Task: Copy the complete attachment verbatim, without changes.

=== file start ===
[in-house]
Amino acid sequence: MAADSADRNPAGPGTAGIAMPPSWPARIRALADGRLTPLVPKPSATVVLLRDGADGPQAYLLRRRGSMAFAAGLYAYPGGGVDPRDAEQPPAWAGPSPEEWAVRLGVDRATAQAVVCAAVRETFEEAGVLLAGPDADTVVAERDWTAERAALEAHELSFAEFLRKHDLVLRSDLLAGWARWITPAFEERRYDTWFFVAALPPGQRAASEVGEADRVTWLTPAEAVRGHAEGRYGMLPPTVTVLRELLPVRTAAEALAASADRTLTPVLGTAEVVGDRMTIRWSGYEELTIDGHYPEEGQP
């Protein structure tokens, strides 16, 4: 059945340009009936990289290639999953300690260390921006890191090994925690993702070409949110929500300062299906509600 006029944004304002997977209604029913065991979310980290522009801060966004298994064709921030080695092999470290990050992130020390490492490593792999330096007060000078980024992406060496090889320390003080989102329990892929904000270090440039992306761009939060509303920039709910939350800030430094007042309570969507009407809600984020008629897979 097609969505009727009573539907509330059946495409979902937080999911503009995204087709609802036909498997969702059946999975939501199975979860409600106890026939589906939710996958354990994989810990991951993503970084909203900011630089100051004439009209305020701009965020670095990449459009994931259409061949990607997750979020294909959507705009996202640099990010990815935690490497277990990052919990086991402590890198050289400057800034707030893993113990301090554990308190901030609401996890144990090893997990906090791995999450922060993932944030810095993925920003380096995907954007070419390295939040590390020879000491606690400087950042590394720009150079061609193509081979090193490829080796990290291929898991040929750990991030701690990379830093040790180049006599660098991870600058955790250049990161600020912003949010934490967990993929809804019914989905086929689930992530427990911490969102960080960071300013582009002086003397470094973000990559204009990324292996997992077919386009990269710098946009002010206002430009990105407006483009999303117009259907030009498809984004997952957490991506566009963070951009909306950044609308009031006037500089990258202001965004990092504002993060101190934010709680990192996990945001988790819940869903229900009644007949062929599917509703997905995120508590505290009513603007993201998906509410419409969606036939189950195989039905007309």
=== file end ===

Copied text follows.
[in-house]
Amino acid sequence: MAADSADRNPAGPGTAGIAMPPSWPARIRALADGRLTPLVPKPSATVVLLRDGADGPQAYLLRRRGSMAFAAGLYAYPGGGVDPRDAEQPPAWAGPSPEEWAVRLGVDRATAQAVVCAAVRETFEEAGVLLAGPDADTVVAERDWTAERAALEAHELSFAEFLRKHDLVLRSDLLAGWARWITPAFEERRYDTWFFVAALPPGQRAASEVGEADRVTWLTPAEAVRGHAEGRYGMLPPTVTVLRELLPVRTAAEALAASADRTLTPVLGTAEVVGDRMTIRWSGYEELTIDGHYPEEGQP
């Protein structure tokens, strides 16, 4: 059945340009009936990289290639999953300690260390921006890191090994925690993702070409949110929500300062299906509600 006029944004304002997977209604029913065991979310980290522009801060966004298994064709921030080695092999470290990050992130020390490492490593792999330096007060000078980024992406060496090889320390003080989102329990892929904000270090440039992306761009939060509303920039709910939350800030430094007042309570969507009407809600984020008629897979 097609969505009727009573539907509330059946495409979902937080999911503009995204087709609802036909498997969702059946999975939501199975979860409600106890026939589906939710996958354990994989810990991951993503970084909203900011630089100051004439009209305020701009965020670095990449459009994931259409061949990607997750979020294909959507705009996202640099990010990815935690490497277990990052919990086991402590890198050289400057800034707030893993113990301090554990308190901030609401996890144990090893997990906090791995999450922060993932944030810095993925920003380096995907954007070419390295939040590390020879000491606690400087950042590394720009150079061609193509081979090193490829080796990290291929898991040929750990991030701690990379830093040790180049006599660098991870600058955790250049990161600020912003949010934490967990993929809804019914989905086929689930992530427990911490969102960080960071300013582009002086003397470094973000990559204009990324292996997992077919386009990269710098946009002010206002430009990105407006483009999303117009259907030009498809984004997952957490991506566009963070951009909306950044609308009031006037500089990258202001965004990092504002993060101190934010709680990192996990945001988790819940869903229900009644007949062929599917509703997905995120508590505290009513603007993201998906509410419409969606036939189950195989039905007309």